By Yusra Askari
I was asked to moderate a panel discussion at the ‘Social Media Mela 2012’. Scheduled for the 14th of July, the debate was titled ‘Connecting with the World In Their Own Voice: Bridging the Mainstream Media Gap’ and focused on the challenges faced by region’s minorities.
Among the participants; Smita Choudhary, a rights activist working in Chattisgarh and from Kashmir, Sabbah Haji and Raheel Khursheed. Representing the minorities of Pakistan, Imran Jattala of the Ahmediya Times, Anthony Permal, a Pakistani Christian based in Dubai and rights activist, Irfan Ali, a member of Quetta’s Shia Hazara community.
The participants spoke passionately about the threats facing their respective communites. All in attendance agreed, one voice clearly stood out: Irfan ‘Khudi’ Ali. His anger at the apathy of policy makers was clearly evident. He pleaded to the audience to unite and condemn the discrimination against his community before it was too late.
Late we were, indeed. The very threat Irfan spoke about with such conviction became the end of him and 100+ others from his persecuted community in Quetta on January 10th. Last summer’s SOCMM debate, came alive right before us. As Irfan’s coffin lay under the open sky on Alamdaar Road, one couldn’t help but think: even in death, he was part of the change he wished to see.Indeed; ‘Khudi ko kar buland itna ke har taqder se pehle, Khuda bande se ye poche bata teri raza kia hai’
Both, though his activism and in the circumstances that lead to his death, Irfan embodies the challenges of a community struggling to hold its own, a people under constant threat. At the height of winter, as families of those killed in twin bombings in Quetta staged a sit-in on Alamdaar Road along with the caskets of their loved ones; the entire nation mourned for them and with them. In solidarity, simultaneous peaceful sit-ins began from Karachi to Khyber. Pakistan united in grief, demanding justice not only for those killed in Quetta, but also themselves.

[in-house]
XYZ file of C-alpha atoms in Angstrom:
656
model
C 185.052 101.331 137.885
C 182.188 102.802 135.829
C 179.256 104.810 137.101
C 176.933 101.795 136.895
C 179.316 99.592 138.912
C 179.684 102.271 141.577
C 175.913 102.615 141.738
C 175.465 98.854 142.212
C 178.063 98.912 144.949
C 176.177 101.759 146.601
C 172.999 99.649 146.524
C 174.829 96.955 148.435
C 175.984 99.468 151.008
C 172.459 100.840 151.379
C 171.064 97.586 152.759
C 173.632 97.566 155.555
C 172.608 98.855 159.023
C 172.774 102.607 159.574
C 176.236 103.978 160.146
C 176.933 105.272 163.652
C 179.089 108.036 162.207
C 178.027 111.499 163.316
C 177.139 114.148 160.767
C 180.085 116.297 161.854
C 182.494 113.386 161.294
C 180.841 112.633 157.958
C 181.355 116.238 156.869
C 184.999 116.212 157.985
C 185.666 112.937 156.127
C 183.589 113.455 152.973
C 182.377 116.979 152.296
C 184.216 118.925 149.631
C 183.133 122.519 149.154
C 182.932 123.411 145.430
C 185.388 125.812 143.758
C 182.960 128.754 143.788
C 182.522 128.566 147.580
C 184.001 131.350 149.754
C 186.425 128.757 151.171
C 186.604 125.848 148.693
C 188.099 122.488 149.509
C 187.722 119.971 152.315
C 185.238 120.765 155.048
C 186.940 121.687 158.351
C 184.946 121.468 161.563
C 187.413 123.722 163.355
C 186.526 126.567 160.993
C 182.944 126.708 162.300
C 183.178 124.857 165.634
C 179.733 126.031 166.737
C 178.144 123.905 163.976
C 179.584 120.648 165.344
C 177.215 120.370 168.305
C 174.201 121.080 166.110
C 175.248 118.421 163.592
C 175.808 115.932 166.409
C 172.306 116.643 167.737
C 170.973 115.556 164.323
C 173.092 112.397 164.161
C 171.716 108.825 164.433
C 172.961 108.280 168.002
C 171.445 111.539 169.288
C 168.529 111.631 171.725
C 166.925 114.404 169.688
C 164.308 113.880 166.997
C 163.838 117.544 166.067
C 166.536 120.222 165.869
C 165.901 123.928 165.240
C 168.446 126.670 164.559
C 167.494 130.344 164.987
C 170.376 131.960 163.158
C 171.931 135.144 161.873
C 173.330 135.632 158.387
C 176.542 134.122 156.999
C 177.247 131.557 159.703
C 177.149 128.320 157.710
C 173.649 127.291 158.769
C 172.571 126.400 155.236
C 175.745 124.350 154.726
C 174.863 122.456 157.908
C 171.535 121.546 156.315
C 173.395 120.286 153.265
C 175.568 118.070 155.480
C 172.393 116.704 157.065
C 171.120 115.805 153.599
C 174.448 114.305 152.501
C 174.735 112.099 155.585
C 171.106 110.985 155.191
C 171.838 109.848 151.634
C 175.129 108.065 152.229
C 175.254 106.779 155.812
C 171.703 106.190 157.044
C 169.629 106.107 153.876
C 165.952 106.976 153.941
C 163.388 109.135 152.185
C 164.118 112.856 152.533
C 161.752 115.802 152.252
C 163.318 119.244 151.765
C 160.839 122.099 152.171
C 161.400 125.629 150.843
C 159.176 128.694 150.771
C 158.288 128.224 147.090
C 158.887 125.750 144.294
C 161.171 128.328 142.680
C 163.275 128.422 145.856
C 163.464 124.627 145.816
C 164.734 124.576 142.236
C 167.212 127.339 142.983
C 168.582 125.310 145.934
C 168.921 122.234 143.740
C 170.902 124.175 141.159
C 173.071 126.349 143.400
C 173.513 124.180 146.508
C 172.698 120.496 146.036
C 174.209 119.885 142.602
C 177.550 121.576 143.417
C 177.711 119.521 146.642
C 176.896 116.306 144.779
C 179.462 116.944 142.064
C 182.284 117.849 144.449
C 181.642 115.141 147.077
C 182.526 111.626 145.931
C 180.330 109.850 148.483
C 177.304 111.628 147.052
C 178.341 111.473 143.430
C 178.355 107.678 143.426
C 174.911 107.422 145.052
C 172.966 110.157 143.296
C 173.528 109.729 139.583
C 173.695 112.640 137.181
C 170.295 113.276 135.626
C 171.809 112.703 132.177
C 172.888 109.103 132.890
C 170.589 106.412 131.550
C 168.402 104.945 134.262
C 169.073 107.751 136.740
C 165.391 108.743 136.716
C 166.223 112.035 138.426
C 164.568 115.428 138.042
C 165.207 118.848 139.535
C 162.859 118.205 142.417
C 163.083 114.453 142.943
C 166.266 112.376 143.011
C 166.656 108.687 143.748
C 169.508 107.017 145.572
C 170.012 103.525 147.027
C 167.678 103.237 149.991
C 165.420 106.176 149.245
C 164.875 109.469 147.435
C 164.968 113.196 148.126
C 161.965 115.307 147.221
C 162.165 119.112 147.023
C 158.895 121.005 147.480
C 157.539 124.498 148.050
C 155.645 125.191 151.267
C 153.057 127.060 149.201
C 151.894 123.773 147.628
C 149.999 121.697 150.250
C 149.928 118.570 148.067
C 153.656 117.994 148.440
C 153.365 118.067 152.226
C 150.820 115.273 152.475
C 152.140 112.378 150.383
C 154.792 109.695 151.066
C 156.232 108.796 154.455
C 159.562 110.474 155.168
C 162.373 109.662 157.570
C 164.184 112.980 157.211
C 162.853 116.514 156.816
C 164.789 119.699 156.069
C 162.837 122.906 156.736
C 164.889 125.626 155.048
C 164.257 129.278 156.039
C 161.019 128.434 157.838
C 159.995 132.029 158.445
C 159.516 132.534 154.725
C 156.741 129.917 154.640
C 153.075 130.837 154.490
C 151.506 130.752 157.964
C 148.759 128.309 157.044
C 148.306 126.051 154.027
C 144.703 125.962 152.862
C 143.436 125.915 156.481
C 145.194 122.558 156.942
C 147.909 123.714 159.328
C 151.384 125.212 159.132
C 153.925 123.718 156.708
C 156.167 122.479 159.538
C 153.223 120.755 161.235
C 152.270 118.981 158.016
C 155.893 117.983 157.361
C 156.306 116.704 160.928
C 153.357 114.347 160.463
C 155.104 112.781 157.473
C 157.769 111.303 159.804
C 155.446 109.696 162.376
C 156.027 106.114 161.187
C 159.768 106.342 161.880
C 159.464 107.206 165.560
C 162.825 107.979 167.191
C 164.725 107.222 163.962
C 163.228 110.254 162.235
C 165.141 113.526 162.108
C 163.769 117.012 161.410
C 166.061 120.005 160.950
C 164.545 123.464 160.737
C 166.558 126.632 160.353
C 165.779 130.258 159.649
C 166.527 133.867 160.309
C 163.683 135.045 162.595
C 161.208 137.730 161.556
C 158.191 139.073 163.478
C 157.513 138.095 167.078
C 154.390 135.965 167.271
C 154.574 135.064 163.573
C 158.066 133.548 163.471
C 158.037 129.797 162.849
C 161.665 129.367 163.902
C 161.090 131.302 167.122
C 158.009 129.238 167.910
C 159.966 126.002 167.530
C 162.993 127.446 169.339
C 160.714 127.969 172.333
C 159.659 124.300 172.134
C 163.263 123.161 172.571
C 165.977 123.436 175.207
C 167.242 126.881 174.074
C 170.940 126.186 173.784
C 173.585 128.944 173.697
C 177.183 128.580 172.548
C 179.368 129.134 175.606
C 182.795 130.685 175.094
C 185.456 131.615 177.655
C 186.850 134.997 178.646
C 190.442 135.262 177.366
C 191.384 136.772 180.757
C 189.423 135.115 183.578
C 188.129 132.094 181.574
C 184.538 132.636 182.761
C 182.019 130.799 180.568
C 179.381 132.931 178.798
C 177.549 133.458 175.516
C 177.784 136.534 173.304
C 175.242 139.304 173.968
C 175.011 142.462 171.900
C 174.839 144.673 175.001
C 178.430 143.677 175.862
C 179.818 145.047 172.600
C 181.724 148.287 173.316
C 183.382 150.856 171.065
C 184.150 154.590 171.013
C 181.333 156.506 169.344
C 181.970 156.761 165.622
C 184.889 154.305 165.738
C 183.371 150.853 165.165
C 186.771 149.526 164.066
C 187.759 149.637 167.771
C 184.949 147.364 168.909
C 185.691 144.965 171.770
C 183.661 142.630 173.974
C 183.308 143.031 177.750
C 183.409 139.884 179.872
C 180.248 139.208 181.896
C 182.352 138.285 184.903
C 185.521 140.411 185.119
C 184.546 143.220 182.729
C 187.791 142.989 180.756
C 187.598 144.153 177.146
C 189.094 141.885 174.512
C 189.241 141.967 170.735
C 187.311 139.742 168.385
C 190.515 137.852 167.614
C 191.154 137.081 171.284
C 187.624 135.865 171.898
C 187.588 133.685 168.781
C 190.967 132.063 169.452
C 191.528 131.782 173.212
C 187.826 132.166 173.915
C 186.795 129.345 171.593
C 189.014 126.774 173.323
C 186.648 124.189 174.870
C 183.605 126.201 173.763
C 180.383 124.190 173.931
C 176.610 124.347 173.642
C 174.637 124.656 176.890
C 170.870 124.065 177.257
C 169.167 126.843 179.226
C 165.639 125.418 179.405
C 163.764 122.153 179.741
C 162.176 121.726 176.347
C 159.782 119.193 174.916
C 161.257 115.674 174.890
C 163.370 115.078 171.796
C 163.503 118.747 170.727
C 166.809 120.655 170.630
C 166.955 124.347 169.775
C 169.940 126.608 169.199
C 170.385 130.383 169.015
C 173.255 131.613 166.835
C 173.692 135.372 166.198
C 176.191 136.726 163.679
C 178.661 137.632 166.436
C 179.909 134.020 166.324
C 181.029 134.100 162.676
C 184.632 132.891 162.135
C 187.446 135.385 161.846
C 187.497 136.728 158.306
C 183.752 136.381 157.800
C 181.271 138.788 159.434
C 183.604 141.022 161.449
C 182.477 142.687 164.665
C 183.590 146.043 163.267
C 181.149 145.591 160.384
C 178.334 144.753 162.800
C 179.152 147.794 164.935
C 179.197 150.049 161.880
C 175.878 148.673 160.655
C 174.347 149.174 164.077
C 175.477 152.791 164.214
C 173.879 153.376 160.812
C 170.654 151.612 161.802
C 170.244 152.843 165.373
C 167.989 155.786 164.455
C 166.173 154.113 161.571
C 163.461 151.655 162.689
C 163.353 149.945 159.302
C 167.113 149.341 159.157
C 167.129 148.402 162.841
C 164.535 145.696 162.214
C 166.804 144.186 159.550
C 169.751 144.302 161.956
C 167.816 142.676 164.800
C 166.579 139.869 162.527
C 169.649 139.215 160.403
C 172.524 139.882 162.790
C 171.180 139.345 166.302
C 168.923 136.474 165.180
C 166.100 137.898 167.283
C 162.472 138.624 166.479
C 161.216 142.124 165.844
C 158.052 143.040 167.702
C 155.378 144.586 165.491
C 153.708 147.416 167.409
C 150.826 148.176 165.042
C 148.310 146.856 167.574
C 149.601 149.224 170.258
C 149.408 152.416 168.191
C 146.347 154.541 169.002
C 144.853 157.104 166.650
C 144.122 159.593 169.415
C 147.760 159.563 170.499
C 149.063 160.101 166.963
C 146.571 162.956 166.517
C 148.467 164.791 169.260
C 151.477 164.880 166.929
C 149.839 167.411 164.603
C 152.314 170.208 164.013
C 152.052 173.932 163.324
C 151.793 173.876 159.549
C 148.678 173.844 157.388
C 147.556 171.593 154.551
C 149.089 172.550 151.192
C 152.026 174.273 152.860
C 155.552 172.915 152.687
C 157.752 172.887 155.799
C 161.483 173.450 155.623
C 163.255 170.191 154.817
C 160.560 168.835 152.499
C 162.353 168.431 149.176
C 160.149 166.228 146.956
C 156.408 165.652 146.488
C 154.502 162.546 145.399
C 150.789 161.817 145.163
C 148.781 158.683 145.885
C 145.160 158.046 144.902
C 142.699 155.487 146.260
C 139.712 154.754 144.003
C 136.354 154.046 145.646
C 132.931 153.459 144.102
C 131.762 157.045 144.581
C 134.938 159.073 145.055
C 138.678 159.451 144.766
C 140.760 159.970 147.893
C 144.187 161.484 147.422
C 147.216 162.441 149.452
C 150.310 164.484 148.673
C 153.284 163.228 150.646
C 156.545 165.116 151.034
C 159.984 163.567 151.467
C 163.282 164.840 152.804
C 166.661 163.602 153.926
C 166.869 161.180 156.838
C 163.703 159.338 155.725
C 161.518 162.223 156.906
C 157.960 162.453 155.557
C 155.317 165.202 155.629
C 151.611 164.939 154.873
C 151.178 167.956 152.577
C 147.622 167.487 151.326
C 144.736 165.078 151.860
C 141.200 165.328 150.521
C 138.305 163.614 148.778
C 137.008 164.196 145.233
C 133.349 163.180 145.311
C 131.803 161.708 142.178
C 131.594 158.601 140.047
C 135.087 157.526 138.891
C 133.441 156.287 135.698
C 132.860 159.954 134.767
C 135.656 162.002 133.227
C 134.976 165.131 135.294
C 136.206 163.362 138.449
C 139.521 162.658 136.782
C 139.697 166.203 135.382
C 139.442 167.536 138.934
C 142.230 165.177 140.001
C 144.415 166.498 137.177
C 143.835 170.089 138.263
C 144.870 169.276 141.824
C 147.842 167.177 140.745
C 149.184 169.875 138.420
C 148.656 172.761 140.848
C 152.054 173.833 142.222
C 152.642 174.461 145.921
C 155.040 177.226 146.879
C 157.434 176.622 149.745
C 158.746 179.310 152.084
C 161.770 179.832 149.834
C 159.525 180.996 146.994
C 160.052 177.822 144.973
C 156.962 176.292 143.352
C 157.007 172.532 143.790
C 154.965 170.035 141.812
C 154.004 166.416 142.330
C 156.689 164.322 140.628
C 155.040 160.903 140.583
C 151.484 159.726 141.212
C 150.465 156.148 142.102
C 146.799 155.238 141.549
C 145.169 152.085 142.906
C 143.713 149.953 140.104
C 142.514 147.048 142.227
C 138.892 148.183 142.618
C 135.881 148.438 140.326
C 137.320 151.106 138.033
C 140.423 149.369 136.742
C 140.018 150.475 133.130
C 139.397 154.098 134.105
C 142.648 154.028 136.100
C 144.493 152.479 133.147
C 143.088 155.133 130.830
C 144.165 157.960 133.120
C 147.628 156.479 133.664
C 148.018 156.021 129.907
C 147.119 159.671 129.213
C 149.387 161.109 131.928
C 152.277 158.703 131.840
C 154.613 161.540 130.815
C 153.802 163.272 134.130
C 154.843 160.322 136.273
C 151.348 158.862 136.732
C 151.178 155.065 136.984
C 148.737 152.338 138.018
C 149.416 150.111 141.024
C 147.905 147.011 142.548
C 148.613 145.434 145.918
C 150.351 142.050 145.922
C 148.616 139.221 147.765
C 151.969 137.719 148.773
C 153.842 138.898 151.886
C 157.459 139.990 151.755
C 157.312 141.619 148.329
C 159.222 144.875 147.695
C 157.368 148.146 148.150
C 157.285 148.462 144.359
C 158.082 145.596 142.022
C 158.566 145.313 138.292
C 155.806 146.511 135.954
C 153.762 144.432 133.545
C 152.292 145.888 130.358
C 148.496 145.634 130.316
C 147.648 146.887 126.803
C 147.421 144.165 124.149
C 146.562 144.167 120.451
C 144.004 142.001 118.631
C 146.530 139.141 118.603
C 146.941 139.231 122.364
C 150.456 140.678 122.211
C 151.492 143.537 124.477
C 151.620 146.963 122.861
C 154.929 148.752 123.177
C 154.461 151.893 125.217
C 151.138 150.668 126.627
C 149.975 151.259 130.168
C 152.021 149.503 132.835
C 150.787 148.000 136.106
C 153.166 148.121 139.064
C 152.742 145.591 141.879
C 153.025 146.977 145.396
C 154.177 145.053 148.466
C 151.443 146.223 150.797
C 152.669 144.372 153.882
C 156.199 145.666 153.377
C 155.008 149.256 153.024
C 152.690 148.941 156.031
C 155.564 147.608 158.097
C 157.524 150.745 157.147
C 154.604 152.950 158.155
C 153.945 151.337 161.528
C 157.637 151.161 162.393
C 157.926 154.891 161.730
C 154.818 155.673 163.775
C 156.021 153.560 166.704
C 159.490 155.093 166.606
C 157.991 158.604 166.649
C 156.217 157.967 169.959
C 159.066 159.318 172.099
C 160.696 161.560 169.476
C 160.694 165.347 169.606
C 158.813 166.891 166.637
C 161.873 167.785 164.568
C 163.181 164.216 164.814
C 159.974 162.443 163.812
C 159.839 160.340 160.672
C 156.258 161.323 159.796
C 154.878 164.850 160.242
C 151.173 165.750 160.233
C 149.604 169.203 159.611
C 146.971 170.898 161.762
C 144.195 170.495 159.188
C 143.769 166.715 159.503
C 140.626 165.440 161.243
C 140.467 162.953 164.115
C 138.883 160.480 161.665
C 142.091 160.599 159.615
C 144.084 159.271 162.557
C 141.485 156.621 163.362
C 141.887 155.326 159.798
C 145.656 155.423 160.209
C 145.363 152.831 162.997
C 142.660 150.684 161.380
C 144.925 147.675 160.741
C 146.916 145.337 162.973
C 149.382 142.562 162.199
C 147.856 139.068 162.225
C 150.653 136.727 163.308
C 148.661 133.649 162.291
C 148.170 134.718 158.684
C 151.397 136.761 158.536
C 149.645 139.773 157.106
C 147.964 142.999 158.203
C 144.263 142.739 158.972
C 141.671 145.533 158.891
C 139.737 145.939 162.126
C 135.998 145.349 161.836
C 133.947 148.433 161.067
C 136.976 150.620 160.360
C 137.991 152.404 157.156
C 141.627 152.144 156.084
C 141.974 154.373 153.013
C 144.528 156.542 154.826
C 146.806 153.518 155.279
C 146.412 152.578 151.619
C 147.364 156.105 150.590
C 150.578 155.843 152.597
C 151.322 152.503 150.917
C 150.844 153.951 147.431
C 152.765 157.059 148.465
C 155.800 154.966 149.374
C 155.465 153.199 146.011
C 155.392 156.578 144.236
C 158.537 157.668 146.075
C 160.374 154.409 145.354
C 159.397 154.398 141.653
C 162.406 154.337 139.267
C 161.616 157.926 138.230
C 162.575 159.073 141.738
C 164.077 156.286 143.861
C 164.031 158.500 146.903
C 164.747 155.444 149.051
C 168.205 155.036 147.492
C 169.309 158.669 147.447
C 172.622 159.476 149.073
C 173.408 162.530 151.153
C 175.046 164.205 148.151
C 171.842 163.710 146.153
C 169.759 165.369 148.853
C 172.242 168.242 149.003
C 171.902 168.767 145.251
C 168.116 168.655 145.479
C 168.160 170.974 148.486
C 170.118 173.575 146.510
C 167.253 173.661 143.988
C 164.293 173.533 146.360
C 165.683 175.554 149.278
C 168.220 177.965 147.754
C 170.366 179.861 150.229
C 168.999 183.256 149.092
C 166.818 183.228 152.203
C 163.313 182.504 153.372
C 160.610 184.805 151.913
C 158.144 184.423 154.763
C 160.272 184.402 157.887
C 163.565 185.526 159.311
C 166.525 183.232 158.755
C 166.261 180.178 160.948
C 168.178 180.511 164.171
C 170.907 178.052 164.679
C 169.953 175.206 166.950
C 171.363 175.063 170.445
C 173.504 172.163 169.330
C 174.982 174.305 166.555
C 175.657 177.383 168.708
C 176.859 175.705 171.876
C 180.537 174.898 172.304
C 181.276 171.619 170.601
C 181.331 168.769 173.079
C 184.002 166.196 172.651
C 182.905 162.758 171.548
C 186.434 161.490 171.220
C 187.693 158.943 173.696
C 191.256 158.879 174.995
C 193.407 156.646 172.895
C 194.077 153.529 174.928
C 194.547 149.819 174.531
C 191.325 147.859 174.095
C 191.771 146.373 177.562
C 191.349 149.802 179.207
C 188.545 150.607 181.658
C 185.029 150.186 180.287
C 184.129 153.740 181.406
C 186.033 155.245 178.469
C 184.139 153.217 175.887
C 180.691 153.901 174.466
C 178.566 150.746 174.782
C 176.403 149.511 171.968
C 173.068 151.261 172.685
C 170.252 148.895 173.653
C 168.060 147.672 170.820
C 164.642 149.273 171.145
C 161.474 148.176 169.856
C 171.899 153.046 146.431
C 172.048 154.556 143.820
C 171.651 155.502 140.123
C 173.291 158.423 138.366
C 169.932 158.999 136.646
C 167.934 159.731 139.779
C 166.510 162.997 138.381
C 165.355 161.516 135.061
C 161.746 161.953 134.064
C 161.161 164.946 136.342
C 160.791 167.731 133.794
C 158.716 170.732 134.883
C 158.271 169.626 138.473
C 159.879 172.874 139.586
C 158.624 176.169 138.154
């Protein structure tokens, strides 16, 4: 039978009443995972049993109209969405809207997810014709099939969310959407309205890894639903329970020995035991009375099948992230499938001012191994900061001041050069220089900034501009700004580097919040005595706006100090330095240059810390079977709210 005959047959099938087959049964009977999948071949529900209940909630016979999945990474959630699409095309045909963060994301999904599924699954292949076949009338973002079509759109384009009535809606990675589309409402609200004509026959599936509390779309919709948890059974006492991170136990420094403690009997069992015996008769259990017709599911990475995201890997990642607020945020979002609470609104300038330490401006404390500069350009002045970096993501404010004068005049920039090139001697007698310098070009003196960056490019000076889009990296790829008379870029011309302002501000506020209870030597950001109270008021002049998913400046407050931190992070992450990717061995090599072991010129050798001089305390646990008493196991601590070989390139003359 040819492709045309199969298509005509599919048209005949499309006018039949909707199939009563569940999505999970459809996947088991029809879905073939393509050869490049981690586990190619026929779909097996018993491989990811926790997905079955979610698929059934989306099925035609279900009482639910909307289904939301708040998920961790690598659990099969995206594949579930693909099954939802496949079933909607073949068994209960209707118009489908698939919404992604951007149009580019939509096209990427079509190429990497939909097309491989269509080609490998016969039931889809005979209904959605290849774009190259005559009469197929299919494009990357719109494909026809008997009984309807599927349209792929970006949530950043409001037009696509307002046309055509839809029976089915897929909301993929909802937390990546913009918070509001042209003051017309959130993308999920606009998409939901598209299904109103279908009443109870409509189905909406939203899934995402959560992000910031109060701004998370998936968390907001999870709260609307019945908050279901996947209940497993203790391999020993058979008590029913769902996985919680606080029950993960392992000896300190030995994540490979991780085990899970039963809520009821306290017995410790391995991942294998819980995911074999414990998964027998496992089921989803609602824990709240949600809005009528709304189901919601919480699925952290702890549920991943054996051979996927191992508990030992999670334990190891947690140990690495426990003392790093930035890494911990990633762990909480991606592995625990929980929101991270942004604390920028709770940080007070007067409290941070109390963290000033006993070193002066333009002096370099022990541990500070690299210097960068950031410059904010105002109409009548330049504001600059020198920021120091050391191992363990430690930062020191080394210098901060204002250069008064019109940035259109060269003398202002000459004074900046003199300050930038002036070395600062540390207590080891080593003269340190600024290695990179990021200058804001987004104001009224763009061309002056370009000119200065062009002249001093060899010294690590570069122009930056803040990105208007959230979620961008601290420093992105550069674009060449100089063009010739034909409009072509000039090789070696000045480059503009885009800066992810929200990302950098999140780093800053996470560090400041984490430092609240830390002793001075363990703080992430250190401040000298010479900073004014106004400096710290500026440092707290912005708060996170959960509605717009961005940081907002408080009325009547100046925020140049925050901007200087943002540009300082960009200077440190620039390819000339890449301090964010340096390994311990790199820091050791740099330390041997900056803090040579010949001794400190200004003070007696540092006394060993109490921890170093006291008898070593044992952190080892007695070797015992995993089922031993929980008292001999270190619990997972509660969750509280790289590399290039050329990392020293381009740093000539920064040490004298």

People from all walks of life, hailing from diverse ethnicities and religious groups, stood alongside each other in peaceful protest- not a stone hurled, no public property vandalized. Public pressure weighed in and forced Prime Minister Ashraf and his team not only to head to Quetta but also enter negotiations with the protestors. It was only after an agreement was reached and Governor Rule imposed in the province that Quetta agreed to bury their dead. A nation awoke to the realization that the issue at hand no longer about ‘us’ and ‘them’ but the collective ‘we’ the situation impacts. There indeed is no power, like people power.